The Turkmen are especially known for their brisk trade in the bazaars, where many samples of their handicrafts can be found.
The Turkmen language, which is divided into many dialects, belongs to the Oghuz group of Turkic languages.
Ninety-five percent of the Turkmen in Uzbekistan are Muslims of the Hanafite branch.
www.ksafe.com /profiles/p_code/990.html   (743 words)

 CEUS U320 4155 Introductory Turkmen I   (Site not responding. Last check: 2007-10-13)
Authentic Turkmen language materials will be used throughout the course and consist primarily of video- and audio-taped materials, as well as printed texts.
In addition, lectures on Turkmen culture and dinners featuring national dishes will be held on a weekly basis.
The focus of the course is on authentic use of language as opposed to knowledge of language.
www.indiana.edu /~deanfac/blsu297/ceus/ceus_u320_4155.html   (240 words)

 Turkmen Officials’ English “Shames” President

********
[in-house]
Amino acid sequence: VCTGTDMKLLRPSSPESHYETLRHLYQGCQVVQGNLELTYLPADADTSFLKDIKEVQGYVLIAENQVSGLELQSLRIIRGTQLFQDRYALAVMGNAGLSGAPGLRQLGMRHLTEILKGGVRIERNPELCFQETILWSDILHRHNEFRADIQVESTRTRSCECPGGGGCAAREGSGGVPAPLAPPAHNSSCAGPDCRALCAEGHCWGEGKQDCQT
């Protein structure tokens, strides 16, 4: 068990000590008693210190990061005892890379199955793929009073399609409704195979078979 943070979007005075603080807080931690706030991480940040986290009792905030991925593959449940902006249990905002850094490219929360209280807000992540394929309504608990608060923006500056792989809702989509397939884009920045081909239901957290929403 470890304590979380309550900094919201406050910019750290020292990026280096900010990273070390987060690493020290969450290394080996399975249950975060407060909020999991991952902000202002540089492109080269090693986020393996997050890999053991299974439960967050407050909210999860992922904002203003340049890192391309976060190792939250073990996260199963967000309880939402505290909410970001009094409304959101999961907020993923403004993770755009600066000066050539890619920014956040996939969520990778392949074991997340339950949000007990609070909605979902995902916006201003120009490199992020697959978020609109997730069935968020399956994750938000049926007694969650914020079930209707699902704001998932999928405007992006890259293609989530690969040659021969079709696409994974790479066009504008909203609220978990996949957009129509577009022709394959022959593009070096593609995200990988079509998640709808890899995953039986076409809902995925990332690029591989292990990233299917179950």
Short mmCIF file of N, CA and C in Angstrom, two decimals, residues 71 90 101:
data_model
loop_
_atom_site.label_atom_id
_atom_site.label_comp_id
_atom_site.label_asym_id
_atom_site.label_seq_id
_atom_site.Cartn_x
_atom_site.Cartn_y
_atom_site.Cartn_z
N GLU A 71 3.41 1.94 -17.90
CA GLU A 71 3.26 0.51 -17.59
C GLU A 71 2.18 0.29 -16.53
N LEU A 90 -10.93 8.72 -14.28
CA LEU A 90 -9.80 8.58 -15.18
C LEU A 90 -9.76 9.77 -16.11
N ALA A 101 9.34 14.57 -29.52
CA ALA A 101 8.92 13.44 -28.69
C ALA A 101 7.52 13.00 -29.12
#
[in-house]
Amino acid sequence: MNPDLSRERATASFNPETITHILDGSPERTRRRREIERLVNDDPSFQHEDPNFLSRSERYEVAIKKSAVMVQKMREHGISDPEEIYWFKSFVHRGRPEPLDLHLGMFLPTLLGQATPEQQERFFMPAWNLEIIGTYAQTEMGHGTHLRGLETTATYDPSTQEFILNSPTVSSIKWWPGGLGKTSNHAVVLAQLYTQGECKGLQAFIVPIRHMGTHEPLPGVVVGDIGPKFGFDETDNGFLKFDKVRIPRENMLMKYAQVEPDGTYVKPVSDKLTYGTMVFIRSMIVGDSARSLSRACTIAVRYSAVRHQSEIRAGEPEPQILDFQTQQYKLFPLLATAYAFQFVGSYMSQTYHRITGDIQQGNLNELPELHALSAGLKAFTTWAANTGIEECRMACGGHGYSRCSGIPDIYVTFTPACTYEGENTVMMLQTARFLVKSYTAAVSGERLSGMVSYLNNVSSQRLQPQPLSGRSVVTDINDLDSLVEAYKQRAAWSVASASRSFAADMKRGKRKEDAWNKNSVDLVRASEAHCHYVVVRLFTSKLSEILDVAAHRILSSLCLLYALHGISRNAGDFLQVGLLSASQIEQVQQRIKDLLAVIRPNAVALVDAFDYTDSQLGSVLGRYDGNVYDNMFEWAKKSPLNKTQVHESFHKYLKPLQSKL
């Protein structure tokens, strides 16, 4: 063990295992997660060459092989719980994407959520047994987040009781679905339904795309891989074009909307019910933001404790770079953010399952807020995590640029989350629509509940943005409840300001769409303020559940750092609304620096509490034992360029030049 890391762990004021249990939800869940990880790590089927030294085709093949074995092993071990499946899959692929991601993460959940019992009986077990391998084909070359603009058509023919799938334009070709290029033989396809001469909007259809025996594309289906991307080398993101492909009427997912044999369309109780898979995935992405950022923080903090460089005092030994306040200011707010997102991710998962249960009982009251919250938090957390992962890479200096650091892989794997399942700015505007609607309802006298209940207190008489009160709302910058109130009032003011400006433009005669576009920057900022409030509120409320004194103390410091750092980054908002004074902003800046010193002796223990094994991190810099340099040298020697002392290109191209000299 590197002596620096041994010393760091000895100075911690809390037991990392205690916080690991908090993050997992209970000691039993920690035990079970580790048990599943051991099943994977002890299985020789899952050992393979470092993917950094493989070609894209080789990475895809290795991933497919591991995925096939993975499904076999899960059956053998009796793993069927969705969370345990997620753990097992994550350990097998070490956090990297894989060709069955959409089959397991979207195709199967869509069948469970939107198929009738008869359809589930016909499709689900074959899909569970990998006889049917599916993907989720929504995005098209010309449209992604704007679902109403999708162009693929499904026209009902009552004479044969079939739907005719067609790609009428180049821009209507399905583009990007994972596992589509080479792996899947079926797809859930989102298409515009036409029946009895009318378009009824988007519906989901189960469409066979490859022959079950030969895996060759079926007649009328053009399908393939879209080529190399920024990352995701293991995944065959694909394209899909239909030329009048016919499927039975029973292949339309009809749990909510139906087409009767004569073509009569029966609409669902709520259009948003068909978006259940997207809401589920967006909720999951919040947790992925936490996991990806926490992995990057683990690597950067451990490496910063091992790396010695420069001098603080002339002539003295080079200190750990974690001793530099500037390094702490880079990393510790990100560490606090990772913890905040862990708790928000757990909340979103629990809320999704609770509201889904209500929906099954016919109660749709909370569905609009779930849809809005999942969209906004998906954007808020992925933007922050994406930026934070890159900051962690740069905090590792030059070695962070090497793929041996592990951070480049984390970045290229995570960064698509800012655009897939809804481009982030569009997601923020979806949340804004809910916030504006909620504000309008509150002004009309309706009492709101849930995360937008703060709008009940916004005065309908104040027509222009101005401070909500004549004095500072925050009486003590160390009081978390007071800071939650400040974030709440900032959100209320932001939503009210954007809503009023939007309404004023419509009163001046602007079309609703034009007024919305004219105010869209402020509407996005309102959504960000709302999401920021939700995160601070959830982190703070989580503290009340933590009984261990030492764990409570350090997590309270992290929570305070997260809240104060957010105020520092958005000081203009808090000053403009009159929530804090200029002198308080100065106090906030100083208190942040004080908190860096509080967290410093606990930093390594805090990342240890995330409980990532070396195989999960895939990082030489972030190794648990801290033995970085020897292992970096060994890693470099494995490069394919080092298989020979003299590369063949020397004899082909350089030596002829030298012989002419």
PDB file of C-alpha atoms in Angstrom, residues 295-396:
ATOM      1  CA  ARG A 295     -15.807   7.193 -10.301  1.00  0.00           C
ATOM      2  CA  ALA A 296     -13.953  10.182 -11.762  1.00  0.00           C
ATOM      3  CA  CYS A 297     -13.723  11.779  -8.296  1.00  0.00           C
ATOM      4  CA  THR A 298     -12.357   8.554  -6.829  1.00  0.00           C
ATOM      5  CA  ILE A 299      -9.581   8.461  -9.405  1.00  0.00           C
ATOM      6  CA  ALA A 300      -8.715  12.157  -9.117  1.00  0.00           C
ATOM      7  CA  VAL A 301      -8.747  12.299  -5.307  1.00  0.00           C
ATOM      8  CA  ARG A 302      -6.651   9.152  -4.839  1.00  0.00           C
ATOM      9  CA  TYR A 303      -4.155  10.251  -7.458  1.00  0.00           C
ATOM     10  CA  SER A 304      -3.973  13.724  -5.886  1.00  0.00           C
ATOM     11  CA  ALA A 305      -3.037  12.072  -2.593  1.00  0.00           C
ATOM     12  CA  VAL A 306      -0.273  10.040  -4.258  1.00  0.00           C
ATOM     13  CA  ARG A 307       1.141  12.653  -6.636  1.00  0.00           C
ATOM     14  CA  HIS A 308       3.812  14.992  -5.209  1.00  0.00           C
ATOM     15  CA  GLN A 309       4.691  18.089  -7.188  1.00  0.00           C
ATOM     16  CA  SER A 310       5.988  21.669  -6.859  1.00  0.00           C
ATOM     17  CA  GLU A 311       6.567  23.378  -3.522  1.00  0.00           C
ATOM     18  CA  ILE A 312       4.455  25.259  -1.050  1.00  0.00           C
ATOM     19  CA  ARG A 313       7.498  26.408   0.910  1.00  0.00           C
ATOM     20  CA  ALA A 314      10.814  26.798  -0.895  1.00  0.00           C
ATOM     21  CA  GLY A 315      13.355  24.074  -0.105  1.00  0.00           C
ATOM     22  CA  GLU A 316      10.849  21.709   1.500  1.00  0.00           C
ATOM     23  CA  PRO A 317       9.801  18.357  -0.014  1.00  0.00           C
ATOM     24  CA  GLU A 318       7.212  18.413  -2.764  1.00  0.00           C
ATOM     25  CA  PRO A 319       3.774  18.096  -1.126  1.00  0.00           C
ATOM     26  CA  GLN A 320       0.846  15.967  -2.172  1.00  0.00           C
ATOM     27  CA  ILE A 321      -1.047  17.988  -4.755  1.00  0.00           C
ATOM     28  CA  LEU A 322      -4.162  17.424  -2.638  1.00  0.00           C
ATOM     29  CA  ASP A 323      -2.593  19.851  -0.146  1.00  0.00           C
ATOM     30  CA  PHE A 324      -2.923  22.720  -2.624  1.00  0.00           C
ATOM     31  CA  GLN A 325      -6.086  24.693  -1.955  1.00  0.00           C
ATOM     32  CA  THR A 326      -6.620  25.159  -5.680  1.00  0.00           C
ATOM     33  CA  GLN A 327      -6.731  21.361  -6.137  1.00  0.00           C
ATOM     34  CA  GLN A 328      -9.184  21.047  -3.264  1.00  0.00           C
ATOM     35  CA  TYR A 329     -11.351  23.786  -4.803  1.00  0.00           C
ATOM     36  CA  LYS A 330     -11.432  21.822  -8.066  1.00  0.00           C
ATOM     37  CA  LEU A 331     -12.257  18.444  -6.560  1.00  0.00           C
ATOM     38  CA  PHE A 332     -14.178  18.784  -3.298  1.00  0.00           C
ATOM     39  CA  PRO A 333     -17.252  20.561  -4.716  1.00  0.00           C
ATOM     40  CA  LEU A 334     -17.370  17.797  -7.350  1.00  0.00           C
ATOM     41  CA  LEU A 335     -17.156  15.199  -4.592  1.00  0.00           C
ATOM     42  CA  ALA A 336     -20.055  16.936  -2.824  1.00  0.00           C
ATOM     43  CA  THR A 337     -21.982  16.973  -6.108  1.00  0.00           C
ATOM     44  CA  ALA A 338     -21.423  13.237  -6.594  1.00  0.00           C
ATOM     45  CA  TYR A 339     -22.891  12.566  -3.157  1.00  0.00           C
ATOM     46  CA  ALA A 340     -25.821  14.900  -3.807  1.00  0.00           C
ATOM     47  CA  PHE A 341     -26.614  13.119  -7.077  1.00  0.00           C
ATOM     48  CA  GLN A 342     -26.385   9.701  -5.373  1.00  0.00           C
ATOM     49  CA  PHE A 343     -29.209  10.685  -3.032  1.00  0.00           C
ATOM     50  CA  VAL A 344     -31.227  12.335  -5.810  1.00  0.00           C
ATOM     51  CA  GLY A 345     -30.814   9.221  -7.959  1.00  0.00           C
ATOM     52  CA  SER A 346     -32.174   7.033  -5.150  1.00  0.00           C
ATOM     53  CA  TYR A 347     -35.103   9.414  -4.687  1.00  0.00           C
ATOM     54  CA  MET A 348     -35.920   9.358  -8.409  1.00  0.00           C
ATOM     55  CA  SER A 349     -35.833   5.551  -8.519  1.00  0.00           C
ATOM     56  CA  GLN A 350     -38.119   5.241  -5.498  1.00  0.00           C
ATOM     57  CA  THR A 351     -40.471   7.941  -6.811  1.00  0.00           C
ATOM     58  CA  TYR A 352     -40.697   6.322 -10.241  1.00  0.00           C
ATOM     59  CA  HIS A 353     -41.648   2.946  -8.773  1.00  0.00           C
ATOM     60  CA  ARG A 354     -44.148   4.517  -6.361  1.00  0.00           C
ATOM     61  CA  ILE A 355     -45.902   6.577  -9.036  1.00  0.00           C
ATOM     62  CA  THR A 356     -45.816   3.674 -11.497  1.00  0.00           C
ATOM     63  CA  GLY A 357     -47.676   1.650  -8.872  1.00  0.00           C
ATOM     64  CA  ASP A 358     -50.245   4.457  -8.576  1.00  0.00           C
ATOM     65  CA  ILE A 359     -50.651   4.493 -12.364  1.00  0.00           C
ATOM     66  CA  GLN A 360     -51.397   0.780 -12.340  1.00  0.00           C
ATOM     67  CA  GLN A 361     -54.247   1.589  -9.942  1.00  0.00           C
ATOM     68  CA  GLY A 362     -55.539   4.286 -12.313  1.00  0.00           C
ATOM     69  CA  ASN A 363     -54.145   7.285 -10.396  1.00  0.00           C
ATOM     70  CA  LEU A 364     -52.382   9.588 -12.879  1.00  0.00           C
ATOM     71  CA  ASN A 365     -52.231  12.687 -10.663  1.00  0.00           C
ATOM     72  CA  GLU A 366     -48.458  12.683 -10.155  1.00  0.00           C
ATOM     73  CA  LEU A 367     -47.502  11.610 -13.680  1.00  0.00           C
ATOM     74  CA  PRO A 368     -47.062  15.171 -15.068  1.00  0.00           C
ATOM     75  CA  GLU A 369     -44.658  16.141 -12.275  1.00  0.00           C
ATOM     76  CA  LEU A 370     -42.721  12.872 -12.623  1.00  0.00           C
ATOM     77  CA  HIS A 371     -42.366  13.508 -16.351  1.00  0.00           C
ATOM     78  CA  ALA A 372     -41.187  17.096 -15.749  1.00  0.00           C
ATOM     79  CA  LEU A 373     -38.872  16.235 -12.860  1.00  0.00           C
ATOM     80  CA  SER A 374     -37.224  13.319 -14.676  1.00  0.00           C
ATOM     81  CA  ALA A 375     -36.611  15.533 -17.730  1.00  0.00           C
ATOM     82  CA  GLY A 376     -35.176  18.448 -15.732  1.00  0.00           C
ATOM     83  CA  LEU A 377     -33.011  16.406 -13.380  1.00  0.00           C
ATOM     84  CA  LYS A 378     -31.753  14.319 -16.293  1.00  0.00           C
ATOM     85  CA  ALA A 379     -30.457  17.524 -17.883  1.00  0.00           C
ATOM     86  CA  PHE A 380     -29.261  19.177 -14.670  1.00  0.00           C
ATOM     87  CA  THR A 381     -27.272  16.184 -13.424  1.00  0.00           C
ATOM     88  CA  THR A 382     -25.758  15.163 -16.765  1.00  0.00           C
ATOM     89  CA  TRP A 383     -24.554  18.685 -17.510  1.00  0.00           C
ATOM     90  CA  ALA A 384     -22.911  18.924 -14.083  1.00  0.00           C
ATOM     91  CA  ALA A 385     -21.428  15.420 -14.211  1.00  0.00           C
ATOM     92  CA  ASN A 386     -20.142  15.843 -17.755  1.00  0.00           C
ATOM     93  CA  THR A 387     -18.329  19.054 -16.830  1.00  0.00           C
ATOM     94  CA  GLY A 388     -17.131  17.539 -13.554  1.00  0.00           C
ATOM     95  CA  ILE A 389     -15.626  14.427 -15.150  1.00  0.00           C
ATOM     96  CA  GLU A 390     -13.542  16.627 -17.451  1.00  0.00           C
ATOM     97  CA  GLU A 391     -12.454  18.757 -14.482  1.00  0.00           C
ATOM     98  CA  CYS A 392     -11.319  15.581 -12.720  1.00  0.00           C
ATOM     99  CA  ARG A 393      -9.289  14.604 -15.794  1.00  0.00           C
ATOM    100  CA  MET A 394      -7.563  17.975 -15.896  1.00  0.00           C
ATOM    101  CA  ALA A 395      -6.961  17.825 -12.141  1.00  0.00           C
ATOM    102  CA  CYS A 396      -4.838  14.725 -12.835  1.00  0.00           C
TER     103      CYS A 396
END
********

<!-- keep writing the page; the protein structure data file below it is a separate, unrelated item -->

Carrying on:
Niazov’s latest quixotic edict followed the visit of a Turkmen trade delegation to China in December, where negotiations on a range of deals – including gas deliveries, the construction of the silk mills and financial loans – were held.
Apart from being evidently embarrassed by his subordinates’ poor grasp of the language, Turkmenbashi was also seemingly concerned that their linguistic shortcomings could undermine the Turkmen negotiating position in economic talks with China and other states.
All the emphasis was placed on the development of a truly Turkmen culture and the rejection of everything foreign,” said the official.
www.iwpr.net /?p=rca&s=f&o=258959&apc_state=henh   (835 words)

 Turkmen Identity on the Wane in Iran
The younger generation of ethnic Turkmen is increasingly adopting Iranian ways, even discarding their own language in favour of Persian.
All the signposts and shop names were now in Persian rather than Turkmen, and young women were dressed in the fl robes and headscarves of Iran rather than their colourful traditional costume.
Perwish puts the decline of Turkmen language down to the exclusive use of Persian in schools.
www.iwpr.net /?p=rca&s=f&o=260488&apc_state=henh   (760 words)